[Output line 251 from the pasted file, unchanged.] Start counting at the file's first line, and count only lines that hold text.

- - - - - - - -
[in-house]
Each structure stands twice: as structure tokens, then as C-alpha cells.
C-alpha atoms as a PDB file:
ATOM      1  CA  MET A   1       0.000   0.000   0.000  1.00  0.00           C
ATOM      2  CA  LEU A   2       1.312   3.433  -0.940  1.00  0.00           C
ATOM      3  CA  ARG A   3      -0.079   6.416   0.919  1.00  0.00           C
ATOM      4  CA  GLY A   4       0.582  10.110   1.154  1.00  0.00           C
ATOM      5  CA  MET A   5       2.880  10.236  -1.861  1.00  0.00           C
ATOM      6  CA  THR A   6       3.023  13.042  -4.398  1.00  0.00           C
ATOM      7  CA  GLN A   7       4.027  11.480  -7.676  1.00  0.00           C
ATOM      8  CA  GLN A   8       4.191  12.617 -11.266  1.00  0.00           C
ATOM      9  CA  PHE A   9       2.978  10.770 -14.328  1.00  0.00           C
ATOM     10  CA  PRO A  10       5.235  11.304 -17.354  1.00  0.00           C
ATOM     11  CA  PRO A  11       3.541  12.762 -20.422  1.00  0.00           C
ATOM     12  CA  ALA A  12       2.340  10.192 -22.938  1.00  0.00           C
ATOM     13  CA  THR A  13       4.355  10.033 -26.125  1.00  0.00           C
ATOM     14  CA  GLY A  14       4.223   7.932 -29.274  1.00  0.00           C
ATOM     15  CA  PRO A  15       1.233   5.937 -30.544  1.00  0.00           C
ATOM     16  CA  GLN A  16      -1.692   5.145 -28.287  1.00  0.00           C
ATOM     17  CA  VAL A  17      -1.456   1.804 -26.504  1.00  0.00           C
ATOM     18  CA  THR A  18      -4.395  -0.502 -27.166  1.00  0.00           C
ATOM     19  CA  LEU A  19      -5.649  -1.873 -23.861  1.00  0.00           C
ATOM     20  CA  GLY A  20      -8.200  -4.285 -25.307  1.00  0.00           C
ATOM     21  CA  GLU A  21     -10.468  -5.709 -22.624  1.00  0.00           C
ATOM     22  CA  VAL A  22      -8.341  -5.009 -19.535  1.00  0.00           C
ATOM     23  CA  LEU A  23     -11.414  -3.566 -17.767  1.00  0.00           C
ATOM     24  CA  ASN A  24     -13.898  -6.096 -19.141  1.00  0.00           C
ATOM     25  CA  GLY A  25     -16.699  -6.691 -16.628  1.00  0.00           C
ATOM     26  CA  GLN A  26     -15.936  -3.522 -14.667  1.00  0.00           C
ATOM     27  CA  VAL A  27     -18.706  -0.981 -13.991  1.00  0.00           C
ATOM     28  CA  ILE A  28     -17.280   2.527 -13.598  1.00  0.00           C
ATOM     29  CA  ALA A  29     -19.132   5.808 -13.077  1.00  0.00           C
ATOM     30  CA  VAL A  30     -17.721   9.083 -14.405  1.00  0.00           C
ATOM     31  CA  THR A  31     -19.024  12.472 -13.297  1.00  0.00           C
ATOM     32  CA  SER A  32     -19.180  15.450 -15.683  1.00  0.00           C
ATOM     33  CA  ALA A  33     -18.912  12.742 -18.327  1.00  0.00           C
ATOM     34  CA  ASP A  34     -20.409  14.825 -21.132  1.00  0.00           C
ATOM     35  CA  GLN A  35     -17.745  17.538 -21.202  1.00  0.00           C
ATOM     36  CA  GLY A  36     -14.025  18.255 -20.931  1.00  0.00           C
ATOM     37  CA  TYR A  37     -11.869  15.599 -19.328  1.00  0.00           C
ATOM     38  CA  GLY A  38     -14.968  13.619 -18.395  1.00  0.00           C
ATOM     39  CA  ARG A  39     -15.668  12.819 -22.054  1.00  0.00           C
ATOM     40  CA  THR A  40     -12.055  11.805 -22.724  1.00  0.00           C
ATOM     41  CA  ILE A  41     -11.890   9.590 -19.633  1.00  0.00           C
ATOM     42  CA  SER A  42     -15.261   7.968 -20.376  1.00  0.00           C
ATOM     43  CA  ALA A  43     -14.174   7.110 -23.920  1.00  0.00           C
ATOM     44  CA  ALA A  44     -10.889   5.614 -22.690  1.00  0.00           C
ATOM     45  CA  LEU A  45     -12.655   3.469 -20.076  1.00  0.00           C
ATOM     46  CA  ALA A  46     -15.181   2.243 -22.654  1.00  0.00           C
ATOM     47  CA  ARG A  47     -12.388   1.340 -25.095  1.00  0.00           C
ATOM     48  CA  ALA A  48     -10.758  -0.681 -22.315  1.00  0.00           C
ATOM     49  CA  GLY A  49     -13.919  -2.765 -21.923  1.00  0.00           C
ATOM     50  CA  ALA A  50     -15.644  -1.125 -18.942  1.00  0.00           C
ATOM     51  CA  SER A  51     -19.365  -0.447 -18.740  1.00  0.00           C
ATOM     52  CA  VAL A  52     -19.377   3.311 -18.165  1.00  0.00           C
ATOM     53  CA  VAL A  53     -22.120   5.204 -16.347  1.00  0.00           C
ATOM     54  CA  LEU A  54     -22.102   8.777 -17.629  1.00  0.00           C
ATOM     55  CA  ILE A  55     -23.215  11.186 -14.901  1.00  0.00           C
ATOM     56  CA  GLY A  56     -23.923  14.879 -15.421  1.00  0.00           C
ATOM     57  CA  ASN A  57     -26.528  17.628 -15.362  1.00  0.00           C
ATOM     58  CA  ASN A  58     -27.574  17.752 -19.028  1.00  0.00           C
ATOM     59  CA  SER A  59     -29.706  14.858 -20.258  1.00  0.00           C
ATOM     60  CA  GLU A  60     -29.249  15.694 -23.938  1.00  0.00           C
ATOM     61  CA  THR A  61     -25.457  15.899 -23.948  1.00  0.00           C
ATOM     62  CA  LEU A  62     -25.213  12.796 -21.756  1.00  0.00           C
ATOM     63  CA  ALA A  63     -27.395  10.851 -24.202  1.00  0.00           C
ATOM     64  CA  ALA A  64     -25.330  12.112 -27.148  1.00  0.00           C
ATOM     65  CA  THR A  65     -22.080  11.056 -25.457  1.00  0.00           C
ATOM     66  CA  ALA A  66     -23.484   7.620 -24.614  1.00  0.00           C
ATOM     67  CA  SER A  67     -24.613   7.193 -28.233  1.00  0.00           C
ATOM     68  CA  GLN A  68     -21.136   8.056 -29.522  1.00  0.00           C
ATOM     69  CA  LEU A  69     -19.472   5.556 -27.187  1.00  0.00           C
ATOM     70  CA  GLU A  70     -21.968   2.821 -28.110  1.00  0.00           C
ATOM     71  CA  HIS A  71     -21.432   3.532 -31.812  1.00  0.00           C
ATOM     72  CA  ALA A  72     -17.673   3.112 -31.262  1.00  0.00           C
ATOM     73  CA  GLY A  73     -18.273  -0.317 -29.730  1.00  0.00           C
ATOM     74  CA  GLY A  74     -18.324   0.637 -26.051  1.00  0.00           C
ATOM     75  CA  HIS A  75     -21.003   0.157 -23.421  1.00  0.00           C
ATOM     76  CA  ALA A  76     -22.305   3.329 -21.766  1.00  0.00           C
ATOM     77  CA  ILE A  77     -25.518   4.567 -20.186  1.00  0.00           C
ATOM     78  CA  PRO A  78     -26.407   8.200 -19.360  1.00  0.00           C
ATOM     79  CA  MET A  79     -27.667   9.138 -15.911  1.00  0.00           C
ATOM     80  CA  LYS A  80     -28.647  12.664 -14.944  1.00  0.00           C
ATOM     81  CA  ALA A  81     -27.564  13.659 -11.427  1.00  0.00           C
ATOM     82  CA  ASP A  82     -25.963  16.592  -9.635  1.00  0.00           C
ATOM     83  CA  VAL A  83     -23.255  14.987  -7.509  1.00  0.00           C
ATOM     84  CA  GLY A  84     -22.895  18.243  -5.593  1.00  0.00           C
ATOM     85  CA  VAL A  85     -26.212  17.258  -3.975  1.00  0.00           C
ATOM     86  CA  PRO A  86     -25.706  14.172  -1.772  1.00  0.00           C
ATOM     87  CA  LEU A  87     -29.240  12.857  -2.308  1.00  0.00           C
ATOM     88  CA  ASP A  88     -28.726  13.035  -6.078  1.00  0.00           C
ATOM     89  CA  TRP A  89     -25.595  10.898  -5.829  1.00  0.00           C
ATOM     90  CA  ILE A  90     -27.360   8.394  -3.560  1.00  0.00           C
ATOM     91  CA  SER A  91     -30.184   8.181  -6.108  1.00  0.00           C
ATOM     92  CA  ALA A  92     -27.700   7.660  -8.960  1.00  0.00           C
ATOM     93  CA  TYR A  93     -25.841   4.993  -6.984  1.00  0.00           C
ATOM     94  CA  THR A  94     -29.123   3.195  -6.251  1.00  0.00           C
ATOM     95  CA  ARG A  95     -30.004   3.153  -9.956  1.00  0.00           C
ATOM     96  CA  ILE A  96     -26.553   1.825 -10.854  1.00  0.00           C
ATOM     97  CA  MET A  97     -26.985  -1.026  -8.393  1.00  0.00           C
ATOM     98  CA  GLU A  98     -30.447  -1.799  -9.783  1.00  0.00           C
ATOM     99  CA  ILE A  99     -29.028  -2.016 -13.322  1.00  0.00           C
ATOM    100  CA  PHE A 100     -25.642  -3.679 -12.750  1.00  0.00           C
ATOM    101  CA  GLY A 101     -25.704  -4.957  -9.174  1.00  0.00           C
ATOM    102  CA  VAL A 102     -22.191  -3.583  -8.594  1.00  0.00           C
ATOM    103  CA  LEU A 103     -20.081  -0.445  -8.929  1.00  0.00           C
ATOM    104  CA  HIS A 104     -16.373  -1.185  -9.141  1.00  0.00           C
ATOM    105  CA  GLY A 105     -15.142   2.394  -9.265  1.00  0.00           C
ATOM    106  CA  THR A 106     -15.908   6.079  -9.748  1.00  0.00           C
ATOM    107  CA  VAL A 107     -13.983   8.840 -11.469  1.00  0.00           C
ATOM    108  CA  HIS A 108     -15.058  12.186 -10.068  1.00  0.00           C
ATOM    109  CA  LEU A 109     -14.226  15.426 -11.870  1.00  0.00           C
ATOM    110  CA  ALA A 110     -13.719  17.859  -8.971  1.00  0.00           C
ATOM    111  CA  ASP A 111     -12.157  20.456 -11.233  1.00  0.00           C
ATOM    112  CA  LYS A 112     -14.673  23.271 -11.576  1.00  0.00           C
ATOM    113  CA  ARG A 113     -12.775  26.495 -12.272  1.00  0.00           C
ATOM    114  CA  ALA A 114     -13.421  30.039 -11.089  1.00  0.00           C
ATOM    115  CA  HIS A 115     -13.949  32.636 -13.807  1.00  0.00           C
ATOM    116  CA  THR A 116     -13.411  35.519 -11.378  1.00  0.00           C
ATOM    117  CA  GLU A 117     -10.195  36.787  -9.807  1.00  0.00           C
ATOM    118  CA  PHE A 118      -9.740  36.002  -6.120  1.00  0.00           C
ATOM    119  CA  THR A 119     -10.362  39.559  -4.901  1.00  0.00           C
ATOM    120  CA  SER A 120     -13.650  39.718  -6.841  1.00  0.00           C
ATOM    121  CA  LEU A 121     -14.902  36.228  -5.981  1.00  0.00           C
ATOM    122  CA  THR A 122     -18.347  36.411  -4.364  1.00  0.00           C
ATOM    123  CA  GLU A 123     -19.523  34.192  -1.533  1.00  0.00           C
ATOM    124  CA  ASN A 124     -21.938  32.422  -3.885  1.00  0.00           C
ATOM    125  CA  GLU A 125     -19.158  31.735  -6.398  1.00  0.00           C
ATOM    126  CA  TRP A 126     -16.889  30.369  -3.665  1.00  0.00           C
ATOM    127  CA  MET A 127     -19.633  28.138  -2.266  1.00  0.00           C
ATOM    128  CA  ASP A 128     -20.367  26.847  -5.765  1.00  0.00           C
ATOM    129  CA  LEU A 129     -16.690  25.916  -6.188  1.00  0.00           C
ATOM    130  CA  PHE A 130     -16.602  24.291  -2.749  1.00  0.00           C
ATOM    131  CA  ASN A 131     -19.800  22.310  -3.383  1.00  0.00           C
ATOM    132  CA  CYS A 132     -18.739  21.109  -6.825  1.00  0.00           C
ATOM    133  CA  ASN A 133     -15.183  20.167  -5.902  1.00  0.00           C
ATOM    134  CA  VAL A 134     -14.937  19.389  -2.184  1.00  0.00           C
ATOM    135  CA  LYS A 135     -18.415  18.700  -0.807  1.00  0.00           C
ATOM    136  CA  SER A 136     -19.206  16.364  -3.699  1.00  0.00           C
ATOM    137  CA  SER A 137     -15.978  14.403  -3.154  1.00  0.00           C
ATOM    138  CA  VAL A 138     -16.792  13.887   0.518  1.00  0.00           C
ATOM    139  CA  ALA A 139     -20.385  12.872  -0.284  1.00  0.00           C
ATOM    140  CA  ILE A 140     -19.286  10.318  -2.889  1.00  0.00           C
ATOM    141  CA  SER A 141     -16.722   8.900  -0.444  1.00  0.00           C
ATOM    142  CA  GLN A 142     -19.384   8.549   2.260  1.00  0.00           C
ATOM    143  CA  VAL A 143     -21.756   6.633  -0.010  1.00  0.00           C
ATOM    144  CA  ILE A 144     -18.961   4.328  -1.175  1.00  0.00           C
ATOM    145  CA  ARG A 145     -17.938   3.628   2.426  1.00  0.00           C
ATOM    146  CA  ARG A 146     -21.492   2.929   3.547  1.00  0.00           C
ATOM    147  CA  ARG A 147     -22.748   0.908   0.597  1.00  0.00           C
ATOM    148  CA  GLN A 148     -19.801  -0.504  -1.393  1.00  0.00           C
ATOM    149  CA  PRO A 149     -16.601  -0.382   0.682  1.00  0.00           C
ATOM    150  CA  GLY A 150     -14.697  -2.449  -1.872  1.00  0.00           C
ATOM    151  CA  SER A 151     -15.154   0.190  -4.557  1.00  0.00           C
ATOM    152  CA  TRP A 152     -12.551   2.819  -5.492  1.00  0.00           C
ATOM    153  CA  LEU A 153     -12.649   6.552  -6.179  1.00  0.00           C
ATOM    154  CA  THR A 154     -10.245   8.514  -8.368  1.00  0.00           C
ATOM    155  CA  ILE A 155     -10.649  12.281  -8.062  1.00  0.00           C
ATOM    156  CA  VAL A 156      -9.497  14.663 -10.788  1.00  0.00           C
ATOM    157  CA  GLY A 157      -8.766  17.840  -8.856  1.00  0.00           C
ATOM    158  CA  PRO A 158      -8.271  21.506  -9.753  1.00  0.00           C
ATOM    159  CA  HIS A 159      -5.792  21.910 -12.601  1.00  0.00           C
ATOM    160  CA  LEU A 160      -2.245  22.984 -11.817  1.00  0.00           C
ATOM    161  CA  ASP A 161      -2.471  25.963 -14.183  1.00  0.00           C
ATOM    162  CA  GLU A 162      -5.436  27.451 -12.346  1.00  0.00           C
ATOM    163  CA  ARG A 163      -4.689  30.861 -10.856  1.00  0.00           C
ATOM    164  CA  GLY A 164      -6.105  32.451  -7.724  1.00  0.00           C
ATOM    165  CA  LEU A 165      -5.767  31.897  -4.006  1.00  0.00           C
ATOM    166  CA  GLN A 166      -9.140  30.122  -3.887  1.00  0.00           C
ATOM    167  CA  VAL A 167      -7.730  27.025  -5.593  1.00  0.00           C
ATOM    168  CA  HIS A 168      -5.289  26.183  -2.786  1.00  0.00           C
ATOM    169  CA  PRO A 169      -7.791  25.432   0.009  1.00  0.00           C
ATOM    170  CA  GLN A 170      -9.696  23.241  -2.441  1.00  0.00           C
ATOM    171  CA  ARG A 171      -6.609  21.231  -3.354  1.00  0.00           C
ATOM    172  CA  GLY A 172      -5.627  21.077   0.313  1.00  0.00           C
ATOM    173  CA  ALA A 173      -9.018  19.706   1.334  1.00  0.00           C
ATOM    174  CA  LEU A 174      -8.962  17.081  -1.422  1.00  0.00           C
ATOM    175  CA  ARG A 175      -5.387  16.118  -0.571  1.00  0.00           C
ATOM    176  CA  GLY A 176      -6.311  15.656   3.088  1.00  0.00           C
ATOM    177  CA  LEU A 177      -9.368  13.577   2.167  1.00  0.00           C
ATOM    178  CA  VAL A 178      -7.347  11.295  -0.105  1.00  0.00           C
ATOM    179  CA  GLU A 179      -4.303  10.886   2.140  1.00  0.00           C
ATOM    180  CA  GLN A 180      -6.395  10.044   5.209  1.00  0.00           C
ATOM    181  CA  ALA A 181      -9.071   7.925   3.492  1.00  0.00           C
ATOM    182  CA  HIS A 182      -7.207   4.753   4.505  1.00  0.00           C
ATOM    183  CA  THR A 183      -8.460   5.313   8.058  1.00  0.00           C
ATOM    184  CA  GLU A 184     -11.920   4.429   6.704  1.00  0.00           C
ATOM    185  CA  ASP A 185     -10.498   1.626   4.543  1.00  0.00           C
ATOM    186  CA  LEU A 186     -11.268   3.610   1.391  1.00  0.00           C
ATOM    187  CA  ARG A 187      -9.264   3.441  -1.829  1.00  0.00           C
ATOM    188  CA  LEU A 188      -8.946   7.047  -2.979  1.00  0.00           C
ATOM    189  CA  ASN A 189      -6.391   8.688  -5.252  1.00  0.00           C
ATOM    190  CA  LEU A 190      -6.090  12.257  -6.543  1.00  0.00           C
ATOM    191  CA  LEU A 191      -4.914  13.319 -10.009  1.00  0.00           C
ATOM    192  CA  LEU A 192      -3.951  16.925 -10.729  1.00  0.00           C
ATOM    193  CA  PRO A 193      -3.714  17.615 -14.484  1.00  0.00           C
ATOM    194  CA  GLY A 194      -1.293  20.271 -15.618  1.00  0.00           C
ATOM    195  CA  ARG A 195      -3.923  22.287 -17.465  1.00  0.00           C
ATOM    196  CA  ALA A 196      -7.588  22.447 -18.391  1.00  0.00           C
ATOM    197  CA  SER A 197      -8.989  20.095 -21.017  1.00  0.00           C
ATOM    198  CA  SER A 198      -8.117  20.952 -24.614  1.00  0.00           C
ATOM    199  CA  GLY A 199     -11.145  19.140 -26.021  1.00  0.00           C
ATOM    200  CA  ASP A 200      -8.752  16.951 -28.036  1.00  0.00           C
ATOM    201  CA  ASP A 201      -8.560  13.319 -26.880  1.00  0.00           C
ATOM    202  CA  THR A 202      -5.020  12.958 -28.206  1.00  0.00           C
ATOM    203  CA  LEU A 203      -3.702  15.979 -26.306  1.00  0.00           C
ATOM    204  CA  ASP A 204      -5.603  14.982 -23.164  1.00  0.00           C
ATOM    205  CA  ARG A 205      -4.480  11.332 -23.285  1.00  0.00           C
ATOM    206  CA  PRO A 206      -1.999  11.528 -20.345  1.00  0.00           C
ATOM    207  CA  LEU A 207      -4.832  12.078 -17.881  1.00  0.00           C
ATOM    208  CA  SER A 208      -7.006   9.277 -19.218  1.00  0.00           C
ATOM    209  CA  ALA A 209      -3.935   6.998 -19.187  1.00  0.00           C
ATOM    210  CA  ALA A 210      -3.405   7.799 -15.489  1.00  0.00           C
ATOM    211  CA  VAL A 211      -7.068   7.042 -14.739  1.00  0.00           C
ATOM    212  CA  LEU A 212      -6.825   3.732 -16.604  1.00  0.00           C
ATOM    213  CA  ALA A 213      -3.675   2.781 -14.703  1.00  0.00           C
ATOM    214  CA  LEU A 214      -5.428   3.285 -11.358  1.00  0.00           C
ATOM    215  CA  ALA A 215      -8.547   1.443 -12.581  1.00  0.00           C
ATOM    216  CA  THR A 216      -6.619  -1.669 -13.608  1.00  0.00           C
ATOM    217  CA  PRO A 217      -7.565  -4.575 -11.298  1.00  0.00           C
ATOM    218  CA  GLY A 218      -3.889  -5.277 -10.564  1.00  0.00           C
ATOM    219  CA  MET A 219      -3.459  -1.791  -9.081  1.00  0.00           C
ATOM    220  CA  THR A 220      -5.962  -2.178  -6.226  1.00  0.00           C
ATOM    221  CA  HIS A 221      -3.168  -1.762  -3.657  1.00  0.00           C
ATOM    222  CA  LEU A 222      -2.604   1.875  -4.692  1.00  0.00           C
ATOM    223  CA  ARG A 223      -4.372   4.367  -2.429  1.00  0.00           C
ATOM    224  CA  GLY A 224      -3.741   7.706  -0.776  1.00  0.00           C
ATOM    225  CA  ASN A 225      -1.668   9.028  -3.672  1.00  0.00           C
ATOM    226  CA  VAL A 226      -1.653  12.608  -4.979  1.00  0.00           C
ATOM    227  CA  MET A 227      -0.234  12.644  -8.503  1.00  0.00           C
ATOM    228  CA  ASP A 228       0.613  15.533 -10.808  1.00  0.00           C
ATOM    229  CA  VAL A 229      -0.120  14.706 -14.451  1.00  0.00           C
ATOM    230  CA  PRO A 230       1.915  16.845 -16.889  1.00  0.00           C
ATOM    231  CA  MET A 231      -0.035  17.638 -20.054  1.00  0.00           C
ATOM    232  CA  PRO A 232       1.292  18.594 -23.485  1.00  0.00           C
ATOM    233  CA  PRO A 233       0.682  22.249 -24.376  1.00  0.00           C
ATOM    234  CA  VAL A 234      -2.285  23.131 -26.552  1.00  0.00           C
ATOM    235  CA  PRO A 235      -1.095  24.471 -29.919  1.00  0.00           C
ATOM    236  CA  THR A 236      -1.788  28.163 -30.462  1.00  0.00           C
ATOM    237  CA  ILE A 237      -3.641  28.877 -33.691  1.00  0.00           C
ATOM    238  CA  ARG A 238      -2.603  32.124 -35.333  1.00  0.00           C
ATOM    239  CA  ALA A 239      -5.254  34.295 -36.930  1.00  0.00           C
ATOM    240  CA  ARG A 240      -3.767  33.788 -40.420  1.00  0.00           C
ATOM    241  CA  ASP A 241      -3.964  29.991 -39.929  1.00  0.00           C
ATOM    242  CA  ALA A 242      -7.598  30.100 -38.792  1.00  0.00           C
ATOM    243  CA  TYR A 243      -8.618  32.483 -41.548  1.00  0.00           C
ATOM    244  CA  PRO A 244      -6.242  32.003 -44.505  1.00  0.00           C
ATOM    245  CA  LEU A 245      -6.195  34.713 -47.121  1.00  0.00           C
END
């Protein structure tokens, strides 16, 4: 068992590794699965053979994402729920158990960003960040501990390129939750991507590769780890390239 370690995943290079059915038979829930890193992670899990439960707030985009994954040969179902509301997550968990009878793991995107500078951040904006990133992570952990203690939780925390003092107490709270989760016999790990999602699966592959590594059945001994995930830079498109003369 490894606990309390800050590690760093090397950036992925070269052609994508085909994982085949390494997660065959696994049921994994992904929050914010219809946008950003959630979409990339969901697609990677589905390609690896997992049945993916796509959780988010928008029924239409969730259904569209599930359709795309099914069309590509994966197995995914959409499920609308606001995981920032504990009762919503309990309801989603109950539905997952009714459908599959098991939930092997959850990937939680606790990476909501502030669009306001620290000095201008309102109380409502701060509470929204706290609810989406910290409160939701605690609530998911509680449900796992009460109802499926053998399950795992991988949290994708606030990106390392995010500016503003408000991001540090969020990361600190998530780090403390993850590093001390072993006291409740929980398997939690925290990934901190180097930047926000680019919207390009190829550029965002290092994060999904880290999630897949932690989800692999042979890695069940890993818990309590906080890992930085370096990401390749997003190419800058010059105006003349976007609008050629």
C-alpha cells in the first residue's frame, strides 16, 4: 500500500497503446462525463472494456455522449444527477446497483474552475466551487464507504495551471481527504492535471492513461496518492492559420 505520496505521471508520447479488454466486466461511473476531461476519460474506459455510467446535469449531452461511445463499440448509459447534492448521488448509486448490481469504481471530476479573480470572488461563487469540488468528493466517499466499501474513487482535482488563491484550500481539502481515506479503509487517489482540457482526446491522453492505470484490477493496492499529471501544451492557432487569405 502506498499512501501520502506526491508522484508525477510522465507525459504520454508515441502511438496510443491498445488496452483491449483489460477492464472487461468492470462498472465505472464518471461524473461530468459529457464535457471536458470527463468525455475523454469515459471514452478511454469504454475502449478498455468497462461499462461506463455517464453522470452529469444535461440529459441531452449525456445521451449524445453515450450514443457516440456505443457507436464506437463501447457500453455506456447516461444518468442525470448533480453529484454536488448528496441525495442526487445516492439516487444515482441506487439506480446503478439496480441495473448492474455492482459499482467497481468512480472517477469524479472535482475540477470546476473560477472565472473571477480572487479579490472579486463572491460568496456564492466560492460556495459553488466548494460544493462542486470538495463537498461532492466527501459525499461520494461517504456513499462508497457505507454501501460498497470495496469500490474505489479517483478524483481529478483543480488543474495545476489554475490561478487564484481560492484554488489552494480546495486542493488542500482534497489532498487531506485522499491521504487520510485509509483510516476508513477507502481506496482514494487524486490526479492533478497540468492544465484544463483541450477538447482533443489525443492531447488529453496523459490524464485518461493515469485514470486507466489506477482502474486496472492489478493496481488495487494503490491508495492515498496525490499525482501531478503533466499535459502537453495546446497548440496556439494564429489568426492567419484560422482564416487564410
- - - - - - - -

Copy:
C-alpha cells in the first residue's frame, strides 16, 4: 500500500497503446462525463472494456455522449444527477446497483474552475466551487464507504495551471481527504492535471492513461496518492492559420 505520496505521471508520447479488454466486466461511473476531461476519460474506459455510467446535469449531452461511445463499440448509459447534492448521488448509486448490481469504481471530476479573480470572488461563487469540488468528493466517499466499501474513487482535482488563491484550500481539502481515506479503509487517489482540457482526446491522453492505470484490477493496492499529471501544451492557432487569405 502506498499512501501520502506526491508522484508525477510522465507525459504520454508515441502511438496510443491498445488496452483491449483489460477492464472487461468492470462498472465505472464518471461524473461530468459529457464535457471536458470527463468525455475523454469515459471514452478511454469504454475502449478498455468497462461499462461506463455517464453522470452529469444535461440529459441531452449525456445521451449524445453515450450514443457516440456505443457507436464506437463501447457500453455506456447516461444518468442525470448533480453529484454536488448528496441525495442526487445516492439516487444515482441506487439506480446503478439496480441495473448492474455492482459499482467497481468512480472517477469524479472535482475540477470546476473560477472565472473571477480572487479579490472579486463572491460568496456564492466560492460556495459553488466548494460544493462542486470538495463537498461532492466527501459525499461520494461517504456513499462508497457505507454501501460498497470495496469500490474505489479517483478524483481529478483543480488543474495545476489554475490561478487564484481560492484554488489552494480546495486542493488542500482534497489532498487531506485522499491521504487520510485509509483510516476508513477507502481506496482514494487524486490526479492533478497540468492544465484544463483541450477538447482533443489525443492531447488529453496523459490524464485518461493515469485514470486507466489506477482502474486496472492489478493496481488495487494503490491508495492515498496525490499525482501531478503533466499535459502537453495546446497548440496556439494564429489568426492567419484560422482564416487564410